The Foundations of Modern Austrian Economics

Edited by: Dolan, Edwin G.
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First Pub. Date
1976
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Kansas City: Sheed and Ward, Inc.
Pub. Date
1976
Comments
Collected essays, various authors. 1976 conference proceedings. Includes essays by Gerald P. O'Driscoll, Israel M. Kirzner, Murray N. Rothbard, Ludwig M. Lachmann, and more.

1. [1] See in particular Ludwig von Mises, Human Action: A Treatise on Economics (New Haven: Yale University Press, 1949); also see idem, Epistemological Problems of Economics, trans. George Reisman (Princeton: D. Van Nostrand, 1960).

2. [2] See Murray N. Rothbard, "Praxeology as the Method of Economics," in Phenomenology and the Social Sciences, ed. Maurice Natanson, 2 vols. (Evanston: Northwestern University Press, 1973), 2: 323-35; also see Marian Bowley, Nassau Senior and Classical Economics (New York: Augustus M. Kelley, 1949), pp 27-65; and T. W. Hutchison, "Some Themes from Investigations into Method," in Carl Menger and the Austrian School of Economics, ed. J. R. Hicks and Wilhelm Weber (Oxford: Clarendon Press, 1973), pp. 15-31.

3. [3] In answer to the criticism that not all action is directed to some future point of time, see Walter Block, "A Comment on 'The Extraordinary Claim of Praxeology' by Professor Gutierrez," Theory and Decision 3(1973): 381-82.

4. [4] See Mises, Human Action, pp. 101-2; and esp., Block, "Comment," p. 383.

5. [5] For a typical criticism of praxeology for not using mathematical logic, see George J. Schuller, "Rejoinder," American Economic Review 41(March 1951):188.

6. [6] John Maynard Keynes, The General Theory of Employment, Interest, and Money (New York: Harcourt, Brace & Co., 1936), pp.297-98.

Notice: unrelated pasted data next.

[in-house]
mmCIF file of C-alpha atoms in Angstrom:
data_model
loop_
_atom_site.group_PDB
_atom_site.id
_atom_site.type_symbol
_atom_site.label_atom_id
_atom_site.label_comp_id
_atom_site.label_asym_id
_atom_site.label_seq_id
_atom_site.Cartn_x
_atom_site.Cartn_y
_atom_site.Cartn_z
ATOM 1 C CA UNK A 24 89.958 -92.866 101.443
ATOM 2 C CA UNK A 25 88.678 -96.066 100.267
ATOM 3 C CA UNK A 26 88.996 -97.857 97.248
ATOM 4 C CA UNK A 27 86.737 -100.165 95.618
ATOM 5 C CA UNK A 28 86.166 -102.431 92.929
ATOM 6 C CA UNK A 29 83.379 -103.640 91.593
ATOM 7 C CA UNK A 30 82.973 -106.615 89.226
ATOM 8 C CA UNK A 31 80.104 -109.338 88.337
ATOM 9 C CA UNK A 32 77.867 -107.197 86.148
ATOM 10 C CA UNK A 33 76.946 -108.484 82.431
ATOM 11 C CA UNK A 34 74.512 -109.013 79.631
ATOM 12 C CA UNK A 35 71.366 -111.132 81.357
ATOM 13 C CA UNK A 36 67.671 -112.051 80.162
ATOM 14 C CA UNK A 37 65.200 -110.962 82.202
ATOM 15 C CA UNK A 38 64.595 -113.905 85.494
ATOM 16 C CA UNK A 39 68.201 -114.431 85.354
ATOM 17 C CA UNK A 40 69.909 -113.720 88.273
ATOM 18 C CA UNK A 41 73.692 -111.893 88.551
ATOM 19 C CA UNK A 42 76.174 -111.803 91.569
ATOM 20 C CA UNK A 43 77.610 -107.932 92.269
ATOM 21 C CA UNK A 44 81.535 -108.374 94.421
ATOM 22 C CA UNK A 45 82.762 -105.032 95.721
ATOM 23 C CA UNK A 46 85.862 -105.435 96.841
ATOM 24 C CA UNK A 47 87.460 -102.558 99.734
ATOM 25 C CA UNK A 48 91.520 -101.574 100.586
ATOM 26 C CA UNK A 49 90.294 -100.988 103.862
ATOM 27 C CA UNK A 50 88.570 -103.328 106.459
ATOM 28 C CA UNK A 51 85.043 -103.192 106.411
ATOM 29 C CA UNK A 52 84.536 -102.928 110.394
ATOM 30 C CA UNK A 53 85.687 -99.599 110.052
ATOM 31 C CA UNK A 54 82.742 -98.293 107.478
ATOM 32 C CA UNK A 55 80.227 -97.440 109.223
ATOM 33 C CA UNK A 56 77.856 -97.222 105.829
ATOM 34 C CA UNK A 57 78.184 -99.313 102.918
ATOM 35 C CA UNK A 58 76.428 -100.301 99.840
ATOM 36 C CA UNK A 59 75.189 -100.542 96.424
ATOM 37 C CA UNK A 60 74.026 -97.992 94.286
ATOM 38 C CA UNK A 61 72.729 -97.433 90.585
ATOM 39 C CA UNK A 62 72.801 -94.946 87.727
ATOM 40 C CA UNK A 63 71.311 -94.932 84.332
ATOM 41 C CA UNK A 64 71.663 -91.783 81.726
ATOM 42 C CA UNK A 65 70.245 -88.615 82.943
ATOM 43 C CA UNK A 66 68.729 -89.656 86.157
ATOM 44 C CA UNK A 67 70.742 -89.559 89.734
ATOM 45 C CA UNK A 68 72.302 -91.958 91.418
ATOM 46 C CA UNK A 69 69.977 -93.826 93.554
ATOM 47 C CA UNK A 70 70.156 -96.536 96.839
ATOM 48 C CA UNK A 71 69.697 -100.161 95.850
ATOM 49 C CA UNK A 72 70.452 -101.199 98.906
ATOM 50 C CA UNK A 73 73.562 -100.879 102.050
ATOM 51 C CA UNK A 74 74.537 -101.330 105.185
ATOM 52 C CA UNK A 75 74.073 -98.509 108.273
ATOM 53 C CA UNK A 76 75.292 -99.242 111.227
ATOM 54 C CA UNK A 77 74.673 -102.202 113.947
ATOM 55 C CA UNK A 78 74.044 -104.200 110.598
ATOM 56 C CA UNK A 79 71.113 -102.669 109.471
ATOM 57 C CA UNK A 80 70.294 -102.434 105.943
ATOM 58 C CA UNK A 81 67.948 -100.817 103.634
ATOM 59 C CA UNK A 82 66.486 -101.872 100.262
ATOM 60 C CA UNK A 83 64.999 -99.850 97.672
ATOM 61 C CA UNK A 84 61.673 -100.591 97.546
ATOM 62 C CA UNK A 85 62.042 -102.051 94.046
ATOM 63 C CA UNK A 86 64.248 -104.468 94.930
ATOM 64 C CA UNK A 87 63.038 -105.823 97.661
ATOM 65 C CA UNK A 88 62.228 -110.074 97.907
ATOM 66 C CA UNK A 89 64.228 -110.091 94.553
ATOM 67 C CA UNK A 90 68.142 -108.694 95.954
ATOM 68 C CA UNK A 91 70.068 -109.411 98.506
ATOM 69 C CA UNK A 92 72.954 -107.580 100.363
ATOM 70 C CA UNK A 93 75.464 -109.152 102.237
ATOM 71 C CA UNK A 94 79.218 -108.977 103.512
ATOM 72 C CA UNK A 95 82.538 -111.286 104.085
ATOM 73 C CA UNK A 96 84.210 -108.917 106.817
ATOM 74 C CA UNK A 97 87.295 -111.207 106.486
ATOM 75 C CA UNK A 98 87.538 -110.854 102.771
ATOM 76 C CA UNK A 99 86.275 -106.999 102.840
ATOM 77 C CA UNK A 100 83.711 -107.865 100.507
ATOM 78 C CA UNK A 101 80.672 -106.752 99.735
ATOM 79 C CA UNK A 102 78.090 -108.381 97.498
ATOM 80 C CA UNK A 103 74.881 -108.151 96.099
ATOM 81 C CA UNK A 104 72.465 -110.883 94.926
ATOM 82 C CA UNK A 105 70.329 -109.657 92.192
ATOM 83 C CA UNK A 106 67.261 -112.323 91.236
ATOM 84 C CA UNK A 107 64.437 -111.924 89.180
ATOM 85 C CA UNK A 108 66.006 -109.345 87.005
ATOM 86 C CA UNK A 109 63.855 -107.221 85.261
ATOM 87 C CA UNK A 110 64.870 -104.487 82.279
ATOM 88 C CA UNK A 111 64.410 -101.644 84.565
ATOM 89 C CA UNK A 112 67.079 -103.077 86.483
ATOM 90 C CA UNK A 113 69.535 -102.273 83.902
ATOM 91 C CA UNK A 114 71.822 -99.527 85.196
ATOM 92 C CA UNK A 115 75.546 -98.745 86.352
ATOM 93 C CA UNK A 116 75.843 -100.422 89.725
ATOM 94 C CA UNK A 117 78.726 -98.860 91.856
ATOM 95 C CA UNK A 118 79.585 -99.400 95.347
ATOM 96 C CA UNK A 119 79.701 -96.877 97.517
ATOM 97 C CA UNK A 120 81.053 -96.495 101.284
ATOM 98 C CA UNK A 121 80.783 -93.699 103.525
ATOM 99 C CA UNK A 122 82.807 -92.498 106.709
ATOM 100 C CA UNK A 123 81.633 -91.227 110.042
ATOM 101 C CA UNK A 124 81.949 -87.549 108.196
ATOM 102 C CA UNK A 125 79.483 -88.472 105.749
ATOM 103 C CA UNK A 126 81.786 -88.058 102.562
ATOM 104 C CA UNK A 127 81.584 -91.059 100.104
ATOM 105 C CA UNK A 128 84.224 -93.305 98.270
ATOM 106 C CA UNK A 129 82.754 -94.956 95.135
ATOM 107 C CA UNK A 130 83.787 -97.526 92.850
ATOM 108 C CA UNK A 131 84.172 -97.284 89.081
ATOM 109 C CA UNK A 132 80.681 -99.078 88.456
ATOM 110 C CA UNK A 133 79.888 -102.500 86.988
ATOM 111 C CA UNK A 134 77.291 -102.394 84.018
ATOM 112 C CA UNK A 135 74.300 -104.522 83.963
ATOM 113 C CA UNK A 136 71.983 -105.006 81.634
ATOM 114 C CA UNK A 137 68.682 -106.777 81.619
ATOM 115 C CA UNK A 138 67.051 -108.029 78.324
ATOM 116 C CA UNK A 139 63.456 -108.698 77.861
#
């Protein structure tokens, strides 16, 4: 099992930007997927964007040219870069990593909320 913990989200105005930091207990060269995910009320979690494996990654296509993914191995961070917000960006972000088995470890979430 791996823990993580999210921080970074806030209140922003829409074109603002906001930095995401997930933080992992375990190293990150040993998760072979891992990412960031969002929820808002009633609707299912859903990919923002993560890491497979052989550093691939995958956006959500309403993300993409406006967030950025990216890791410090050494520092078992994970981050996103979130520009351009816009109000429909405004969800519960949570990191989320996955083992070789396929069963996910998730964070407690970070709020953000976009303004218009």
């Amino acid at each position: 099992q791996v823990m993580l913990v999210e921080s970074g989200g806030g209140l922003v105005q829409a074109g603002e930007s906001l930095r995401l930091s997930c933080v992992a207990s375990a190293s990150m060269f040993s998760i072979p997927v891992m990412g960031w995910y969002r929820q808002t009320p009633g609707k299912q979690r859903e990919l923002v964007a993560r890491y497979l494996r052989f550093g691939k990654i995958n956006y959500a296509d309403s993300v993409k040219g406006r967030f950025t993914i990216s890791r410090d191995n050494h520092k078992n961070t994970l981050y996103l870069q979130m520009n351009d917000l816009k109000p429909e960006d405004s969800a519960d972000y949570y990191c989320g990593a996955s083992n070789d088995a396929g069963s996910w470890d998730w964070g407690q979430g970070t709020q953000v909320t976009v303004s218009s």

7. [7] See Murray N. Rothbard, "Toward a Reconstruction of Utility and Welfare Economics," in On Freedom and Free Enterprise, ed. M. Sennholz (Princeton: D. Van Nostrand, 1956), p.227; idem, Man, Economy and State, 2 vols. (Princeton: D. Van Nostrand, 1962), 1:65-66. On mathematical logic as being subordinate to verbal logic, see René Poirier, "Logique," in Vocabulaire technique et critique de la philosophie, ed. André Lalande, 6th ed. rev. (Paris: Presses Universitaires de France, 1951), pp. 574-75.

8. [8] Bruno Leoni and Eugenio Frola, "On Mathematical Thinking in Economics" (unpublished manuscript privately distributed), pp.23-24; the Italian version of this article is "Possibilita di applicazione della matematiche alle discipline economiche," Il Politico 20(1955).

9. [9] Jean-Baptiste Say, A Treatise on Political Economy (New York: Augustus M. Kelley, 1964), p. xxvi n.

10. [10] Boris Ischboldin, "A Critique on Econometrics," Review of Social Economy 18(September 1960): 11 n.; Ischboldin's discussion is based on the construction of I. M. Bochenski, "Scholastic and Aristotelian Logic," Proceedings of the American Catholic Philosophical Association 30(1956): 112-17.

11. [11] Karl Menger, "Austrian Marginalism and Mathematical Economics," in Carl Menger, p.41.

12. [12] Mises, Human Action, p. 34.

13. [13] John Wild, "Phenomenology and Metaphysics," in The Return to Reason: Essays in Realistic Philosophy, ed. John Wild (Chicago: Henry Regnery, 1953), pp. 48, 37-57.

14. [14] Harmon M. Chapman, "Realism and Phenomenology," in Return to Reason, p. 29. On the interrelated functions of sense and reason and their respective roles in human cognition of reality, see Francis H. Parker, "Realistic Epistemology," ibid., pp. 167-69.

15. [15] See Murray N. Rothbard, "In Defense of 'Extreme Apriorism,'" Southern Economic Journal 23(January 1957): 315-18. It should be clear from the current paper that the term extreme apriorism is a misnomer for praxeology.